IMDb > Snowbeast (1977) (TV)
Snowbeast
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Snowbeast (1977) (TV) More at IMDbPro »

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Snowbeast -- A Colorado ski resort is besieged by a sub-human beast that commits brutal murders on the slopes.

Overview

User Rating:
4.7/10   1,106 votes »
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Popularity: ?
Down 7% in popularity this week. See why on IMDbPro.
Director:
Writer:
Joseph Stefano (written by)
Contact:
View company contact information for Snowbeast on IMDbPro.
Release Date:
28 April 1977 (USA) See more »
Genre:
Tagline:
An unknown terror stalks a ski resort! See more »
Plot:
A Colorado ski resort is besieged by a sub-human beast that commits brutal murders on the slopes. Full summary » | Full synopsis »
Plot Keywords:
User Reviews:
Corman-esquire cure for insomnia See more (74 total) »

Cast

  (in credits order) (verified as complete)

Bo Svenson ... Gar Seberg

Yvette Mimieux ... Ellen Seberg
Robert Logan ... Tony Rill

Clint Walker ... Sheriff Paraday

Sylvia Sidney ... Mrs. Carrie Rill

Thomas Babson ... Buster Smith (as Thomas W. Babson)
Jacquie Botts ... Betty Jo Blodgett
Kathy Christopher ... Jennifer
Jamie Jamison ... John Cochran
Richard Jamison ... Ben Cochran
Liz Jury ... Mrs. Blodgett
Richard Jury ... Charlie Braintree (as Ric Jury)
Rob McClung ... Deputy #2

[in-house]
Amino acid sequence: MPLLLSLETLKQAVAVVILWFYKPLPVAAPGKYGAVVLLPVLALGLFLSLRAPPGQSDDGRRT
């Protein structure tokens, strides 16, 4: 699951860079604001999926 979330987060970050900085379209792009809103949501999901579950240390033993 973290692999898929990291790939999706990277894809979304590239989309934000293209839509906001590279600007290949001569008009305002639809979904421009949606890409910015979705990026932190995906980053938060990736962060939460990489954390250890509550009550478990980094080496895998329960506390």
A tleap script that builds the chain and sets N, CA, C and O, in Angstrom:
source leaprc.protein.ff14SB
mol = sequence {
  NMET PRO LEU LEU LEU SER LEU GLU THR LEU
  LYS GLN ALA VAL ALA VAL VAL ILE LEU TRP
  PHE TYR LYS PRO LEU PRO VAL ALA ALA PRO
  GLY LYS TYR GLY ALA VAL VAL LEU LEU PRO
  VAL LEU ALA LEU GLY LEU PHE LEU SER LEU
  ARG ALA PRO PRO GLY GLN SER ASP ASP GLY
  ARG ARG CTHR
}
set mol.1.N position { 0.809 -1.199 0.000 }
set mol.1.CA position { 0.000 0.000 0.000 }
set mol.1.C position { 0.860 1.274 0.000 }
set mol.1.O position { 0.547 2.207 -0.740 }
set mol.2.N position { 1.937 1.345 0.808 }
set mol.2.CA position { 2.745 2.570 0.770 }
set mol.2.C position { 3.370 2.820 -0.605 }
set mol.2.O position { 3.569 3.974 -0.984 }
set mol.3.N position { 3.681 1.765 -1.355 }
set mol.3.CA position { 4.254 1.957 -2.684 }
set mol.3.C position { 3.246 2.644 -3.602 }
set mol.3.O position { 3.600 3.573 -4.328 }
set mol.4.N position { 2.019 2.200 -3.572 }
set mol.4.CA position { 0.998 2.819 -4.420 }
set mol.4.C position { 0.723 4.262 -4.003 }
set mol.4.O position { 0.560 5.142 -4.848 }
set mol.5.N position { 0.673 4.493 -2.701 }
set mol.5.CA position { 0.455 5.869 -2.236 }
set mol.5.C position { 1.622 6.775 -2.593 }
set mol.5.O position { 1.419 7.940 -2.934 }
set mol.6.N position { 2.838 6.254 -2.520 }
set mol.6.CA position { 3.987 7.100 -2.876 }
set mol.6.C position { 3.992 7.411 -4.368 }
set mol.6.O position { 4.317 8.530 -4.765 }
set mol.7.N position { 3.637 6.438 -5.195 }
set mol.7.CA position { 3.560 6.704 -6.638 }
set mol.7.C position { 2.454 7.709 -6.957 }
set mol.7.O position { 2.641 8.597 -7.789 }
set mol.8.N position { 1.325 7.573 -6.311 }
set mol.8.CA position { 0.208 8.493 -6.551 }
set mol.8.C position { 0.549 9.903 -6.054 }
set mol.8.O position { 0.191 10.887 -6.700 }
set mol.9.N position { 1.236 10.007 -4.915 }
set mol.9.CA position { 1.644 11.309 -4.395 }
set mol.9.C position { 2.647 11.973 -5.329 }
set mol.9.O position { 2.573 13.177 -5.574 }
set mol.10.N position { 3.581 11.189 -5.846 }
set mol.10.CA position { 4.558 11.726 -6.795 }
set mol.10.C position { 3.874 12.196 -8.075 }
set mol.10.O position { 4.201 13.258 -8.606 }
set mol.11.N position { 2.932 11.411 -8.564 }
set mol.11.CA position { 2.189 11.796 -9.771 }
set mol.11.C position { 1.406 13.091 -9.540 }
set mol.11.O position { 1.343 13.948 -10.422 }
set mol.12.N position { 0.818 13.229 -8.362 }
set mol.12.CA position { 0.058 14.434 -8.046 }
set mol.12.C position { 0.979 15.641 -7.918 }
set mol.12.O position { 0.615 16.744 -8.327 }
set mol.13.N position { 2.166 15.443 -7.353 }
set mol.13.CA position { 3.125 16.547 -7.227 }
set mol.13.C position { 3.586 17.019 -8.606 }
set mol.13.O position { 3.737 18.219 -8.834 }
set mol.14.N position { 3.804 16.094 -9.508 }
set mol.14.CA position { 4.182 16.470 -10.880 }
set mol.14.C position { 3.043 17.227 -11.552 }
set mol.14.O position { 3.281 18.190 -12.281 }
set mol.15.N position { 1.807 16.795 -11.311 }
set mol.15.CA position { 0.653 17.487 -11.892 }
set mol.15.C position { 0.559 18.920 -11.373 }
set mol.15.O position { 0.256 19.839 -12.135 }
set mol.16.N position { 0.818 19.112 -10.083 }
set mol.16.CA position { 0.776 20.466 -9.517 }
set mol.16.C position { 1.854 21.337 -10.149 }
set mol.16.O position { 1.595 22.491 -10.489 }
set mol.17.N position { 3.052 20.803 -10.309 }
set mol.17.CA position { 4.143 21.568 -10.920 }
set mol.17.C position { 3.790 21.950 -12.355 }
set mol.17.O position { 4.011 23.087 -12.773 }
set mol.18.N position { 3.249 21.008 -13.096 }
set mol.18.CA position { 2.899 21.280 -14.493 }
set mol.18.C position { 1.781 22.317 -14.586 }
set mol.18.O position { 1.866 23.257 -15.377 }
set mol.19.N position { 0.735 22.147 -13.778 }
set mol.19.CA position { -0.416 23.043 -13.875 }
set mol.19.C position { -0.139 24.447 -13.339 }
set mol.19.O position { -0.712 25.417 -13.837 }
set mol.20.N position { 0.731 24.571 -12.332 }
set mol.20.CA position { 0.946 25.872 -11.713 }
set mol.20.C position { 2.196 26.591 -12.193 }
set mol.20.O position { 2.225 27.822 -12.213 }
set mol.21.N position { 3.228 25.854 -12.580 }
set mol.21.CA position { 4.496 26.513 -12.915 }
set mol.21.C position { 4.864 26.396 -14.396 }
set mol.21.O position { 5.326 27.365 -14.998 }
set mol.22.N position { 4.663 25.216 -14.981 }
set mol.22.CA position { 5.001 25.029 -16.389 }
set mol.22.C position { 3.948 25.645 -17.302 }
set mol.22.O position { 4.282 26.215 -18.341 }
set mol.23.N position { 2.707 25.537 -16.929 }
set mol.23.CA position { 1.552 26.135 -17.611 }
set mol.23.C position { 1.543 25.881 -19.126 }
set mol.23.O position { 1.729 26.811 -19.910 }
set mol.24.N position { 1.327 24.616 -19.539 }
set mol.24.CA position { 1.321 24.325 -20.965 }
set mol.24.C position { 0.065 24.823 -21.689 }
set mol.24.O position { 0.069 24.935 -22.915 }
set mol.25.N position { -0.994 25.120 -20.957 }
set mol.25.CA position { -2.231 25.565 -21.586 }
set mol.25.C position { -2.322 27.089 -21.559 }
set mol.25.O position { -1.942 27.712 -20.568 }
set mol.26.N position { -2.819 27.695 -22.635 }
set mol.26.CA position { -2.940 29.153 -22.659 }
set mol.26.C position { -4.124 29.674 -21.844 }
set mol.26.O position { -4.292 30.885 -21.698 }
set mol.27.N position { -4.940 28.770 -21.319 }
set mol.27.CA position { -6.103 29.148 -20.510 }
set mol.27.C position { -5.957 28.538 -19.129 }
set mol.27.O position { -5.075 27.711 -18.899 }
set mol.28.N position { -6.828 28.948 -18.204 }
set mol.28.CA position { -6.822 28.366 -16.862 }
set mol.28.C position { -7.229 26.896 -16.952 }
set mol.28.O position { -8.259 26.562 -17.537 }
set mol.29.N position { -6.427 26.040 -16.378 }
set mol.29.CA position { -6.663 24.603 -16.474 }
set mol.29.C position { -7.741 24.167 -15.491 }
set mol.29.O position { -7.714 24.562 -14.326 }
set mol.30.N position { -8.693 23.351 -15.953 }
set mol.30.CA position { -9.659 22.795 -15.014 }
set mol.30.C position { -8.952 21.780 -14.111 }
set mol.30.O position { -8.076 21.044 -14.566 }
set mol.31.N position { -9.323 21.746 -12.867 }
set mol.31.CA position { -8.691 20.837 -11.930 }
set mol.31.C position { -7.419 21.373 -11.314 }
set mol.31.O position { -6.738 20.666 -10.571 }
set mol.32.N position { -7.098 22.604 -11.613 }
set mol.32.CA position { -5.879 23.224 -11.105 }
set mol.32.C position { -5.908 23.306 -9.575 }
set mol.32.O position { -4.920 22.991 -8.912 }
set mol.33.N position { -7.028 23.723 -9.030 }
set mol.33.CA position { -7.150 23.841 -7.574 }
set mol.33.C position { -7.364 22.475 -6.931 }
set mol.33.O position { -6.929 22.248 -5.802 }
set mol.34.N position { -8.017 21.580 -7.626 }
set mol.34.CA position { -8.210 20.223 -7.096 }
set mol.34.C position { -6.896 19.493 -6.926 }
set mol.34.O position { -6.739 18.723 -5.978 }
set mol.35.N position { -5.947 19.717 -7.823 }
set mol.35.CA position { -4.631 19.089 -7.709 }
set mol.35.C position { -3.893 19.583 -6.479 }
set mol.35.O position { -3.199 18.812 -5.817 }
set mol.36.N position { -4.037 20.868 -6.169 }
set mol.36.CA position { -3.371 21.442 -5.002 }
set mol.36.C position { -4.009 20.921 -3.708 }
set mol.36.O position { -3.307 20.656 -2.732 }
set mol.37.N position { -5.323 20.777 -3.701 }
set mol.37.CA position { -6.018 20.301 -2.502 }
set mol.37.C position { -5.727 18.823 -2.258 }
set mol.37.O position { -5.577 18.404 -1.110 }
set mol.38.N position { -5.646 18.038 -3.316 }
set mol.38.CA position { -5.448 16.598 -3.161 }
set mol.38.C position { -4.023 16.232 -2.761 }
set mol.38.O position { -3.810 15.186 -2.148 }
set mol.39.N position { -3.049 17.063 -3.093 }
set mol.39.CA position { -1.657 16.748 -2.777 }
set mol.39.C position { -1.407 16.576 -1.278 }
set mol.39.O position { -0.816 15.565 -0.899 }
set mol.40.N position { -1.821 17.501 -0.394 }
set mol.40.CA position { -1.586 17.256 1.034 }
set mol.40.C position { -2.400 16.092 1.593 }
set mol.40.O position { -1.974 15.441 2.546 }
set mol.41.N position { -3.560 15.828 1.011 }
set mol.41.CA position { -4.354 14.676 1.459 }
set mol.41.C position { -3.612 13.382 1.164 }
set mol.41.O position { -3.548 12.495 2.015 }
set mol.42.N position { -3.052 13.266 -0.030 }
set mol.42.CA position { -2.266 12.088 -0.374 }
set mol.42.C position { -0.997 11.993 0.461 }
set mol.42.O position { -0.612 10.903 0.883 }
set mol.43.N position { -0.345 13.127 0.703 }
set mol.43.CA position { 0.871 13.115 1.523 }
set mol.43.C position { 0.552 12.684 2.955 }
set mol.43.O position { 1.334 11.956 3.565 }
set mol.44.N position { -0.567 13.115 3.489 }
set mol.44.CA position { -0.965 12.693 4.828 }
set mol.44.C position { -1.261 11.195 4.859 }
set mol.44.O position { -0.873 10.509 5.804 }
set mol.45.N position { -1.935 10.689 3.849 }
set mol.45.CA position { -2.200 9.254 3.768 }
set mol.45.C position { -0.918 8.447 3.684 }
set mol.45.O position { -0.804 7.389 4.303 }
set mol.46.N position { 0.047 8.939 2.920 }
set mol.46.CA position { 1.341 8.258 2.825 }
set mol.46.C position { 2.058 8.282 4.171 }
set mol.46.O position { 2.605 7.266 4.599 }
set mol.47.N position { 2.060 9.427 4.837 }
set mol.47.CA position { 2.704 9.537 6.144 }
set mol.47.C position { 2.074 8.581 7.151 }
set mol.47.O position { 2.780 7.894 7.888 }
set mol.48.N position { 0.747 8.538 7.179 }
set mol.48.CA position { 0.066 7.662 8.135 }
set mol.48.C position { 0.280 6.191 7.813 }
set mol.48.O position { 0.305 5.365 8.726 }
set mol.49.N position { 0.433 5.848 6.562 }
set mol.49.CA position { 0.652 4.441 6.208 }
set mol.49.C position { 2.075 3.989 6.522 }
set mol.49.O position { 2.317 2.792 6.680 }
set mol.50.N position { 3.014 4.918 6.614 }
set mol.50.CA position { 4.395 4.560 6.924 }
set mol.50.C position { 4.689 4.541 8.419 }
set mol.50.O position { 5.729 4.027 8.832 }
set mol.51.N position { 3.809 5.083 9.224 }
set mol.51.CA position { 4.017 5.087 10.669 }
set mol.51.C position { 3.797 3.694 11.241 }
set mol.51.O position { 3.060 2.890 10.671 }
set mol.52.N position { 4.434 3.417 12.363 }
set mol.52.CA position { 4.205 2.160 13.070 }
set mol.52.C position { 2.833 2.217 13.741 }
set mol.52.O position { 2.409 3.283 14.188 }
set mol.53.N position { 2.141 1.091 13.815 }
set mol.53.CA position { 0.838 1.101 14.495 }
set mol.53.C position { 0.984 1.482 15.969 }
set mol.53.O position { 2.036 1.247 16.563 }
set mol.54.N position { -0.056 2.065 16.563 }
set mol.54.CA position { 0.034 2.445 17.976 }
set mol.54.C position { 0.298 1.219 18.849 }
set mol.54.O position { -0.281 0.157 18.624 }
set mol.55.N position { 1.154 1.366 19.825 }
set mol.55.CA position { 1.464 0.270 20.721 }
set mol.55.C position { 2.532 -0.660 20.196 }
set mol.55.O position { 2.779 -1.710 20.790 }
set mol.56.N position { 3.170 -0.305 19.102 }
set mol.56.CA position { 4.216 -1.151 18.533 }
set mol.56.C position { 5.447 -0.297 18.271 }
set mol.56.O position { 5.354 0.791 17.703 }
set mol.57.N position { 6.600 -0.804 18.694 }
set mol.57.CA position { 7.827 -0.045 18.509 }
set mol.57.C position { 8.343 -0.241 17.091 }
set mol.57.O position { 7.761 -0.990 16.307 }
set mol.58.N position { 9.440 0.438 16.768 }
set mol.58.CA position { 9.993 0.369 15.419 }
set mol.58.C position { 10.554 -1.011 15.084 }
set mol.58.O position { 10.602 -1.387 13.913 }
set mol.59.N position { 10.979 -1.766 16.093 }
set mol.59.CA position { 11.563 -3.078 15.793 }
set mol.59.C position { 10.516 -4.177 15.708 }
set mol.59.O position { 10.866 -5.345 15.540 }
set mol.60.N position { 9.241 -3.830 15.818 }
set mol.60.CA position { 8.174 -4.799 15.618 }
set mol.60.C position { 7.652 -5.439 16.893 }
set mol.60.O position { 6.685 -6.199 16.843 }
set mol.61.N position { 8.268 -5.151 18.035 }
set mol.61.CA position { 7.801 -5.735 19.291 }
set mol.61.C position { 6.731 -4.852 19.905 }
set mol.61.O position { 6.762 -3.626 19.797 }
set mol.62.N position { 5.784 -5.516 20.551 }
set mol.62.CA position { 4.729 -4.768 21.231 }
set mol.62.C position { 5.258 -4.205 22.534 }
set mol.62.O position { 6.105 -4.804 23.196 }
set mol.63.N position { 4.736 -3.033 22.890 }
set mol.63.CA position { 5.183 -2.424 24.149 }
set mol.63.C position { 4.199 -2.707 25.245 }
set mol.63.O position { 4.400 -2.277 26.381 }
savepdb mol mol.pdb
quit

Annie McEnroe ... Heidi (as Anne McEncroe)
Victor Raider-Wexler ... Deputy Holt
Prentiss Rowe ... Billy the Bell Captain
Michael J. London ... The Snowbeast
rest of cast listed alphabetically:
Daniel Mandehr ... Ski Instructor (uncredited)

Directed by
Herb Wallerstein 
 
Writing credits
Joseph Stefano (written by)

Produced by
Wilford Lloyd Baumes .... producer
Douglas S. Cramer .... executive producer
 
Original Music by
Robert Prince 
 
Cinematography by
Frank Stanley (director of photography)
 
Film Editing by
Dennis Mosher 
Carroll Sax 
Neil Travis (uncredited)
 
Casting by
Sam Christensen 
 
Art Direction by
Steven P. Sardanis  (as Stephen Sardanis)
 
Set Decoration by
Robert Gould 
 
Costume Design by
Guy C. Verhille  (as Guy Verhille)
 
Makeup Department
Dee Manges .... makeup artist
Peggy Shannon .... hair stylist
 
Production Management
Mitchell L. Gamson .... production manager (as Mitchell Garrison)
 
Second Unit Director or Assistant Director
Michael Grillo .... assistant director
George R. Meek .... assistant director
 
Art Department
William A. Petrotta .... property master (as Bill Petrotta)
 
Sound Department
Pat Mitchell .... sound (as Patrick Mitchell)
Shawn Johnstone .... location sound recordist (uncredited)
Nobuko Oganesoff .... sound mixer (uncredited)
 
Special Effects by
Marlowe Newkirk .... special effects
 
Camera and Electrical Department
Paul Ryan .... photography: second unit (as Paul G. Ryan)
John White .... camera operator (uncredited)
 
Costume and Wardrobe Department
Stephen Lodge .... costume supervisor
 
Editorial Department
Sherrie Sanet .... assistant editor
 
Music Department
Dan Carlin Sr. .... music editor (as Dan Carlin)
 
Transportation Department
Joe Sawyers .... transportation coordinator
 
Other crew
Nicholas Batchelor .... production assistant
Wilford Lloyd Baumes .... title designer
Jeffrey M. Hayes .... production associate (as Jeffrey Hayes)
Hudson Hickman .... production associate
Harry Kohoyda Jr. .... production accountant
Karen Rasch .... script supervisor
Shirley Snyder .... production coordinator
Diana Weatherill .... assistant to producer (as Diana Aretio)